Kansai Region Day 1 – Koyasan

This series is a record of my journey though the Kansai Region. For a more geeky perspective, try following this set of posts!

25 May, 7.15am – Arrival in Kansai International Airport

After a 9-hour journey, our plane touched down in Kansai International Airport. I decided against renting a SIM card since my old Nokia N86 could not support the network, and I didn’t want to rent a phone. 3G/4G simcards for iPhones are available though. One day I’ll read up on the tech and find out why.

9am – Journey to the Mountains

We went straight to Koyasan from the airport – the journey taking about 2.5 hours with two train changes, a cable car ride, and a bus to the hostel. The train and cable car rides were covered by a single ticket purchased at the airport station (¥1,740), but the bus ticket is purchased separately.
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The bus system in Koyasan is interesting. People board from the back of the bus, and if you don’t have a day pass (¥800), you’ll pay the driver at the front when alighting (¥400). The town itself is about 4km wide and walkable, but the journey to the bus-station from town is challenging on foot (there is a bus-only route).

12pm – Koyasan Guest House Kokuu

I must admit to being surprised at how cosy the place was. My guess is the entire hostel is just about 20m long and 8m wide, packing in a common area and bar in addition to the capsule-style rooms. The decor was very Swedish (think IKEA) with plenty of whites, clean lines and efficient space use. It sounds cramped but is actually very comfortable. And new – since it’s only been open for 7 months.
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Can I also say that the owner is pretty cool, makes a mean breakfast (with homemade bread) and the toilet seats are warm?
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You can watch a short video about the guesthouse here.

1pm – Eat your vegetables

With the recommendation of our hostel owner, lunch was a traditional vegetarian meal eaten by monks at this restaurant called Sanbo. As quaint as the town was, the restaurant expected visitors and were prepared with an English menu.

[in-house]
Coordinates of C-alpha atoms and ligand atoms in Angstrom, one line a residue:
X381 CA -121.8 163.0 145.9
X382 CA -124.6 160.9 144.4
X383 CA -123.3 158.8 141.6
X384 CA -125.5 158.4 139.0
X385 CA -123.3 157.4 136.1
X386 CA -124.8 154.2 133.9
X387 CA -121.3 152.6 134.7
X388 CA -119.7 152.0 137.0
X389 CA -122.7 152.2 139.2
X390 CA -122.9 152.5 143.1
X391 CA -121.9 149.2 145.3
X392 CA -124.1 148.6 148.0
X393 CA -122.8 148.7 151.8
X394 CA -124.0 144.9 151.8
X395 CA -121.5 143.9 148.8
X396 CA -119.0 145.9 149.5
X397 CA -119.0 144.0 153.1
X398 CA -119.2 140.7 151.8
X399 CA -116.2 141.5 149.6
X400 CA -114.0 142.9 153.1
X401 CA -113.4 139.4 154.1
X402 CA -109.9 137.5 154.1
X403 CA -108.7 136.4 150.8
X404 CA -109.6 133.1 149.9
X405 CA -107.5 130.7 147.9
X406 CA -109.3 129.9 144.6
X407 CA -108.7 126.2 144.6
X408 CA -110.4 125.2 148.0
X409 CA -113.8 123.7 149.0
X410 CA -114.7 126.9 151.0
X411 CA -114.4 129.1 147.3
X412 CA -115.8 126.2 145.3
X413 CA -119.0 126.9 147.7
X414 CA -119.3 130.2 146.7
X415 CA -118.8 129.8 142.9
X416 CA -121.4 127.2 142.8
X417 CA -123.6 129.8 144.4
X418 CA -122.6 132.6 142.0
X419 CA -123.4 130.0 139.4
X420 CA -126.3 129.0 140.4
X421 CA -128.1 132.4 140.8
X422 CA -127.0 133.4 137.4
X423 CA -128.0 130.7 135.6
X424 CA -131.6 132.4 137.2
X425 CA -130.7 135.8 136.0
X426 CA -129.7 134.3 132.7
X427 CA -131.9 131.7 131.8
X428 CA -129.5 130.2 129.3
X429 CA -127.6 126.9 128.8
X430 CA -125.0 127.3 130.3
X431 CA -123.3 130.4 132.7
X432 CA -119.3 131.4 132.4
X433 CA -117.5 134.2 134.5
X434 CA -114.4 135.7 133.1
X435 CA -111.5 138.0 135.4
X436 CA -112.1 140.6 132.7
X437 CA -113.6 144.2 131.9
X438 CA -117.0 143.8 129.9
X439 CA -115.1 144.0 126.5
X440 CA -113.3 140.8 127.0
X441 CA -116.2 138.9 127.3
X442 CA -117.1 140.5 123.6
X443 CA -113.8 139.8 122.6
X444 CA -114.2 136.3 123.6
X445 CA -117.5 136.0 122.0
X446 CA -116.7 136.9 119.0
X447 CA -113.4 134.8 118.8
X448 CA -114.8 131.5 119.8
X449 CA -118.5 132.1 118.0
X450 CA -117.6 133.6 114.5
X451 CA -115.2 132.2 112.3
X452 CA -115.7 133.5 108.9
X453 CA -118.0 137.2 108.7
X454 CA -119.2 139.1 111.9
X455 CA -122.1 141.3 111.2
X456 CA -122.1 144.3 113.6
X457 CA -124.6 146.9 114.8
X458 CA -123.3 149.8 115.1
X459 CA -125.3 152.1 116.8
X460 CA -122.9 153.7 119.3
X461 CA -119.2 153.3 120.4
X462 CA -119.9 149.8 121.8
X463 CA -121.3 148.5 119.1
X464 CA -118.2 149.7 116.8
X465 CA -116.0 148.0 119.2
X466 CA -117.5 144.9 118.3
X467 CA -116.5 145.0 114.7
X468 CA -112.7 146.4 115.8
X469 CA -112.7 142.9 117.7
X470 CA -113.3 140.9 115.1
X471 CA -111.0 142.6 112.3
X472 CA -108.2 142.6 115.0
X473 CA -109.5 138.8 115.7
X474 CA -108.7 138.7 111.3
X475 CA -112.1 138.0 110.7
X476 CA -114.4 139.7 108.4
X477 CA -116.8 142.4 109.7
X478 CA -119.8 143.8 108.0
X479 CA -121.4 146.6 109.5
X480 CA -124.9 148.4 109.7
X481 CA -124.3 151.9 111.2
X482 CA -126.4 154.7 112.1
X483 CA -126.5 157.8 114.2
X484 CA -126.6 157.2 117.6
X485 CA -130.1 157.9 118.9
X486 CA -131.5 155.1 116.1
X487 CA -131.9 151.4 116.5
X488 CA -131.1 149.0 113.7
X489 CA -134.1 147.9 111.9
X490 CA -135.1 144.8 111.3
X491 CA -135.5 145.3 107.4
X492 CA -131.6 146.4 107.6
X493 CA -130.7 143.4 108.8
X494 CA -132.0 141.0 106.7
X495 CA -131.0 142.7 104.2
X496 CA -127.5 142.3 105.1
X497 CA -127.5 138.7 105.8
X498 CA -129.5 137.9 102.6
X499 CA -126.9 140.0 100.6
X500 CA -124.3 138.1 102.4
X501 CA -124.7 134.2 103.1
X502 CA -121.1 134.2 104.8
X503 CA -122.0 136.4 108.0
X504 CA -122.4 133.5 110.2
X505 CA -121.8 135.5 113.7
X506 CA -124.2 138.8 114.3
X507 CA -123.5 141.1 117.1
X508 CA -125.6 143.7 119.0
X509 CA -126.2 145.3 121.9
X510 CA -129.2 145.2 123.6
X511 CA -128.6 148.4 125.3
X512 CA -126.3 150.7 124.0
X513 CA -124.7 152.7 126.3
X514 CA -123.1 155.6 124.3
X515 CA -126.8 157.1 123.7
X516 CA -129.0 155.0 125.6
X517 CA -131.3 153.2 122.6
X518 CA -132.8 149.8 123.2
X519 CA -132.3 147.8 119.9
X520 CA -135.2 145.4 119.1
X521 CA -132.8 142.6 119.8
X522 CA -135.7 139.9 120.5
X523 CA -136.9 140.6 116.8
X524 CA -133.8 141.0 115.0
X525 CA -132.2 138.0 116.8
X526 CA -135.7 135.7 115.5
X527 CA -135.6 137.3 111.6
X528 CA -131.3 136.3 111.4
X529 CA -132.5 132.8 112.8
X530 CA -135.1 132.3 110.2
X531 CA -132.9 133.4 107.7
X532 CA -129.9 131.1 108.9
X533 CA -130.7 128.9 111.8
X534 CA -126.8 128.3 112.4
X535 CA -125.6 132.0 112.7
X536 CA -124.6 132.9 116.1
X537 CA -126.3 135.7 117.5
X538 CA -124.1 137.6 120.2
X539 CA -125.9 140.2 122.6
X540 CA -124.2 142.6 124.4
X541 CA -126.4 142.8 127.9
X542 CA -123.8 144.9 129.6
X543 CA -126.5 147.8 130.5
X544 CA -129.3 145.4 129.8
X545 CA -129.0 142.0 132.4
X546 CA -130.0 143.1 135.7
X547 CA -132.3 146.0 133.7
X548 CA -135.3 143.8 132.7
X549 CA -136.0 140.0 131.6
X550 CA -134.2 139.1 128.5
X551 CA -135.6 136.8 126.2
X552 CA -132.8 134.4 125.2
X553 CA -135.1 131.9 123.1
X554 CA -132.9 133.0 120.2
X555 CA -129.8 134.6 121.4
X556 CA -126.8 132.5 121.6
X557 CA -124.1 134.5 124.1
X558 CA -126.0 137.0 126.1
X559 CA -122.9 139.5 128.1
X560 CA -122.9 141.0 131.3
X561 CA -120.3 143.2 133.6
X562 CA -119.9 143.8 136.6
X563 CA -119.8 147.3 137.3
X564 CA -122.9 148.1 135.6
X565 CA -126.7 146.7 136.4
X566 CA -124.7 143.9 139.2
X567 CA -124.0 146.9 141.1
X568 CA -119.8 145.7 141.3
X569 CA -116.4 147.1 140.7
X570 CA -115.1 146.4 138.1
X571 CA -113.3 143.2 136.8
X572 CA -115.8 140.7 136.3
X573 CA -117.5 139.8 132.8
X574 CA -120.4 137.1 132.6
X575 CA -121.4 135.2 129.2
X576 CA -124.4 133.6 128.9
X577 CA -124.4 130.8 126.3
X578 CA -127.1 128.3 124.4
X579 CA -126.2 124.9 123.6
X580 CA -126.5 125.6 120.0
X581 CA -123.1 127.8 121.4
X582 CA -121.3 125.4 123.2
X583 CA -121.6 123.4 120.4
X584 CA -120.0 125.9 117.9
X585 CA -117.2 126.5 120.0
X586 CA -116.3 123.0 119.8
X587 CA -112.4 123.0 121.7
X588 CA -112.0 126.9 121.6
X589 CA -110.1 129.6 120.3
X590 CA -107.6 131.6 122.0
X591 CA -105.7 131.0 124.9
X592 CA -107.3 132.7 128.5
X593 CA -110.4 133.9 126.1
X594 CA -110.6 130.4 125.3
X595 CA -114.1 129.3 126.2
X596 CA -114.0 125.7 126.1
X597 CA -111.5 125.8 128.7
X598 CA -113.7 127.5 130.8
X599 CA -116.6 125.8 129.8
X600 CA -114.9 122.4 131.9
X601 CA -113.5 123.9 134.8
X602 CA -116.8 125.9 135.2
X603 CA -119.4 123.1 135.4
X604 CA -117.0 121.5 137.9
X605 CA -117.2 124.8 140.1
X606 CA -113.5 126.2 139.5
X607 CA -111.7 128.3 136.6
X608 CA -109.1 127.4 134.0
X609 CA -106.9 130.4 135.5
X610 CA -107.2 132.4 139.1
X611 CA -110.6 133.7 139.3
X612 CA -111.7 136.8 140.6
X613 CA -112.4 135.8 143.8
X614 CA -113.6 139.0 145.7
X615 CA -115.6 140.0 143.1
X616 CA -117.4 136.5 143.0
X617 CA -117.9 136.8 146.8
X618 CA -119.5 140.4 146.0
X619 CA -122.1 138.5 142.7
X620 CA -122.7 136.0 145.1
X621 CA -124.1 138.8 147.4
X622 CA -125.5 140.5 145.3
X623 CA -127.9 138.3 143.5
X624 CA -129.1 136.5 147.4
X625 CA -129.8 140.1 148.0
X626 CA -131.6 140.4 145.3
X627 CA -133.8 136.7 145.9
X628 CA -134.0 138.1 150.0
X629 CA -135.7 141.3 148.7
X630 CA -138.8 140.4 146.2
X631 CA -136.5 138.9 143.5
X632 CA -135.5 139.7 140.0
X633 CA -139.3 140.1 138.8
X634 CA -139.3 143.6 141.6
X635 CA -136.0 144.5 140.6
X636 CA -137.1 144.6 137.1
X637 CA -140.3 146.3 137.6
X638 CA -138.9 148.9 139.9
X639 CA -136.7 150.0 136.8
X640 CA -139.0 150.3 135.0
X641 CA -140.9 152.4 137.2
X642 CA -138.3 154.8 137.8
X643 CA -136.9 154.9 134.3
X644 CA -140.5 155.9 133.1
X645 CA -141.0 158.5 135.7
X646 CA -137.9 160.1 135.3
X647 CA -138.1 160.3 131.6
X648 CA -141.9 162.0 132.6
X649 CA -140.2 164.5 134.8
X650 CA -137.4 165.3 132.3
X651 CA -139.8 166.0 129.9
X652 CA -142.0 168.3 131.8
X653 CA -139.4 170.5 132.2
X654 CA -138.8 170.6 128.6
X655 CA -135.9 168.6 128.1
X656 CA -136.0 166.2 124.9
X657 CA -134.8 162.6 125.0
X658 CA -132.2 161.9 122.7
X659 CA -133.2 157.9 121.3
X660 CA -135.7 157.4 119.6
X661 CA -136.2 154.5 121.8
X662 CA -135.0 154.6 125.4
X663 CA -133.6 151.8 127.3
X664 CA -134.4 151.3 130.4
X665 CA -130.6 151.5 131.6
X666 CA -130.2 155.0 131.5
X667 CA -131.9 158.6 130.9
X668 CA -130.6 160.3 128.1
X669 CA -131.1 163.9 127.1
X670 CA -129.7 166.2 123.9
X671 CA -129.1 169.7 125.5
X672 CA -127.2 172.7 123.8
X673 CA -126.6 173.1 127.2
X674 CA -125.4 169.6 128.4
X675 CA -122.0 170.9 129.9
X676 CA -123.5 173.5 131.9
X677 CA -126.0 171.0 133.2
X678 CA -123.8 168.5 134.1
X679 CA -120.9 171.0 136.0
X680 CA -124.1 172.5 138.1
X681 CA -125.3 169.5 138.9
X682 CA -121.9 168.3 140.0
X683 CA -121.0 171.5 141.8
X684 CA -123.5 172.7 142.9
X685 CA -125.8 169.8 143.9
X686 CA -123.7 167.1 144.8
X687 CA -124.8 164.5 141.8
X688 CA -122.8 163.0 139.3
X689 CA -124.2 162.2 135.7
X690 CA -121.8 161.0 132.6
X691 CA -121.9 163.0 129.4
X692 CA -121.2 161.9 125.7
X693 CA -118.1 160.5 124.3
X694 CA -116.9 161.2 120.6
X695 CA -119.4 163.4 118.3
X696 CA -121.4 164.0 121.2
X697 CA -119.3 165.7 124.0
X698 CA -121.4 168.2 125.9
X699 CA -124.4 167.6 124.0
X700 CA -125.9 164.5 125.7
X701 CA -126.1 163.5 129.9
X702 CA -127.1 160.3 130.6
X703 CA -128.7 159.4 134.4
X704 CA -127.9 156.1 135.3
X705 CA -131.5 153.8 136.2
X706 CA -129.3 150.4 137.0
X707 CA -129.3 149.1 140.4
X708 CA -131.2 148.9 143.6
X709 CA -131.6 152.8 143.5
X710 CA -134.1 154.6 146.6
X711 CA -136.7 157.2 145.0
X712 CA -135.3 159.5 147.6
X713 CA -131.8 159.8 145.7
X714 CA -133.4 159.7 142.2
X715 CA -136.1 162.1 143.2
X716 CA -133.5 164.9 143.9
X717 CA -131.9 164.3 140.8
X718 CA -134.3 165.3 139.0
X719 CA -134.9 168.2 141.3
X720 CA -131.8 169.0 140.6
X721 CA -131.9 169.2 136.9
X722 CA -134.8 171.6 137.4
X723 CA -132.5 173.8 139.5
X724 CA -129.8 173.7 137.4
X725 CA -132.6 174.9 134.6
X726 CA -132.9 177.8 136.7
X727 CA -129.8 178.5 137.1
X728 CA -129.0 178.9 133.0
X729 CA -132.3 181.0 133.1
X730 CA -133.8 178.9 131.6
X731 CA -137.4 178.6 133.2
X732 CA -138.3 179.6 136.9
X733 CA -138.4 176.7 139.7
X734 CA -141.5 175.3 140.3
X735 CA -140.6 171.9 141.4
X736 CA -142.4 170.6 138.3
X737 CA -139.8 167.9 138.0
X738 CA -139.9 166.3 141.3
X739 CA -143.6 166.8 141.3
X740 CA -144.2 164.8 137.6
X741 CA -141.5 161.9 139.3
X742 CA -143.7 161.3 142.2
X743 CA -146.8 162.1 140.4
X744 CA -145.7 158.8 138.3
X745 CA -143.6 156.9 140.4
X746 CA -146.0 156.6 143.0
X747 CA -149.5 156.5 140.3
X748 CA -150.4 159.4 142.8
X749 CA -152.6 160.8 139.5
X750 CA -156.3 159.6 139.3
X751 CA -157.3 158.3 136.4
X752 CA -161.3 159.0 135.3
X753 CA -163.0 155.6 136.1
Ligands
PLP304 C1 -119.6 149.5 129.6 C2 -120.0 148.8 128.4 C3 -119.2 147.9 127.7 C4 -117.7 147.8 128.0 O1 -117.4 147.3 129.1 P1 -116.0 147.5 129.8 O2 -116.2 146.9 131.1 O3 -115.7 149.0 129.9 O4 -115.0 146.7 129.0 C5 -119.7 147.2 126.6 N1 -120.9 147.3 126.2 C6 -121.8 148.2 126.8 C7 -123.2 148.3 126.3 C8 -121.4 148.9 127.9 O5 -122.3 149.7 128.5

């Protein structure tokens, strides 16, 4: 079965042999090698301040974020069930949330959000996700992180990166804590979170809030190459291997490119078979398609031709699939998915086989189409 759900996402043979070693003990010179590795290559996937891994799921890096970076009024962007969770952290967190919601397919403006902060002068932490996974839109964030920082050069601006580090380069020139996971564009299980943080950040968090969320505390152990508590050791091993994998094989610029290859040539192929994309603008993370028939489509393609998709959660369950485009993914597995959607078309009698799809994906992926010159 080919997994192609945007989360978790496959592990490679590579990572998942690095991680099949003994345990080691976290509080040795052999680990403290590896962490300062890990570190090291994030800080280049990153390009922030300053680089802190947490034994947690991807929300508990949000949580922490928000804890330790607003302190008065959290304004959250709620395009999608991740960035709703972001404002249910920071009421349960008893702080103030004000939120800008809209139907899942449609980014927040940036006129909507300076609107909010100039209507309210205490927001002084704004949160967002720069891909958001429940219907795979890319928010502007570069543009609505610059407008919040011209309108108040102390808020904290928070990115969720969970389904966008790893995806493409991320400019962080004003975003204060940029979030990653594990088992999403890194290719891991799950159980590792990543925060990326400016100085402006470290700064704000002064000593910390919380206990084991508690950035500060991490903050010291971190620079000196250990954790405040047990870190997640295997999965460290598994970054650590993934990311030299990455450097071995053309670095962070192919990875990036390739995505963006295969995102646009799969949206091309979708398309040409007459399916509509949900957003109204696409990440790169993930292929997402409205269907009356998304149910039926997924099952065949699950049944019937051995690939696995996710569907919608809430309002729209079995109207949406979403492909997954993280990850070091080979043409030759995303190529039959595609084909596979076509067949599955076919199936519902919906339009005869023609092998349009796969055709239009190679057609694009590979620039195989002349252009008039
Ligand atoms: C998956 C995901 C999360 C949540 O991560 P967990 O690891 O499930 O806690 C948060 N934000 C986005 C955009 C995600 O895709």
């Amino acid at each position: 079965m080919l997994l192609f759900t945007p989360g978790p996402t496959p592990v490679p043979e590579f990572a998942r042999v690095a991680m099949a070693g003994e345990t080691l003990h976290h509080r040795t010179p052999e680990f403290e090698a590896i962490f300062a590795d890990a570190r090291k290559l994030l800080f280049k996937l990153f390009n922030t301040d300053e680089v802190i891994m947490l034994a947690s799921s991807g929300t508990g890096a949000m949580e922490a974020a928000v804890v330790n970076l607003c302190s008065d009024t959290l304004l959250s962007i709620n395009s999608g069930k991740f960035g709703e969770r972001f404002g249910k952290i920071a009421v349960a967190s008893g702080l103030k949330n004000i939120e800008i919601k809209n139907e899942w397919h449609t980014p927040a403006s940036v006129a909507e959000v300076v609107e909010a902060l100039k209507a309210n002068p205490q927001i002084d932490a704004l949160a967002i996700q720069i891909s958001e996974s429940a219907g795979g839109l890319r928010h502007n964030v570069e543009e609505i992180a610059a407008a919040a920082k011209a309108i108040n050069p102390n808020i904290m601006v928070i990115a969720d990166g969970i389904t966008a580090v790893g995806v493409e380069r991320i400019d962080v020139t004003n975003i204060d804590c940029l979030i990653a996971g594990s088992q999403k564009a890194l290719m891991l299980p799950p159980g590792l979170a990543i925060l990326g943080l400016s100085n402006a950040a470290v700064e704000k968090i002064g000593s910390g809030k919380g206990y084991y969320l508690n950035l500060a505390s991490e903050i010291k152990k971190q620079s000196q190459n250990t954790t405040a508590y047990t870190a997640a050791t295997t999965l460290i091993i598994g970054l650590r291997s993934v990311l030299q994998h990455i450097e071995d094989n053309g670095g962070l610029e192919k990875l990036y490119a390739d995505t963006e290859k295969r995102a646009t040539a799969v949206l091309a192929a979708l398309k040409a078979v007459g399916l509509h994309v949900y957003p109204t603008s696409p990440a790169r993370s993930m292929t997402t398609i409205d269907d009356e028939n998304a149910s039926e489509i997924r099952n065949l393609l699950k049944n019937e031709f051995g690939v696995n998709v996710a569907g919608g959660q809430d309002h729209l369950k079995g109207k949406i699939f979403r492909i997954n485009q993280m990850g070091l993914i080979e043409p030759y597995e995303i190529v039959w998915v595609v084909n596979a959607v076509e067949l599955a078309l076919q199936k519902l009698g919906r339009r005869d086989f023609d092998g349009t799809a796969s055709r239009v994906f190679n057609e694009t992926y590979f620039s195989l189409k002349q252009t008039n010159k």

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They serve this interesting tofu that’s made of potatoes. Not to everyone’s taste, but generally the meal was quite unique and we enjoyed it.

3pm Tongubuji temple + Mini-hike

I’m not a huge temple guy, so we while we did pass through a few shrines and temples, I was looking more to walking along one of the trails. Koyasan has quite a few trails which pilgrims used to travel along – the longest and most challenging spanning about 22km.

Our group were not seasoned hikers by any means, so we opted for a 2km segment of another route. The elevation was pretty steep, and there were too many trees to get a great view – but we did catch a glimpse of the mountain ranges that cloudy day.

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6pm onwards – Dinner + Cemetery

The hostel is a stone’s throw from Okunuin Mae – a cemetery where an important monk is buried (they believe he is still meditating).
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We walked through it on the way back from our hike, but it really is quite interesting to visit at night:
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Dinner was at the simply-named Tonkatsu – you can guess what they serve. Great portions, simple but honest fare – I was happy.
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Looking back on Koyasan

Some people like to take day trips to Koyasan, but I think it’s worth it staying overnight, especially now that there is great budget accommodation. It’s a great escape from the hustle and bustle of city life, and both amateur and serious hikers will enjoy the trails available.

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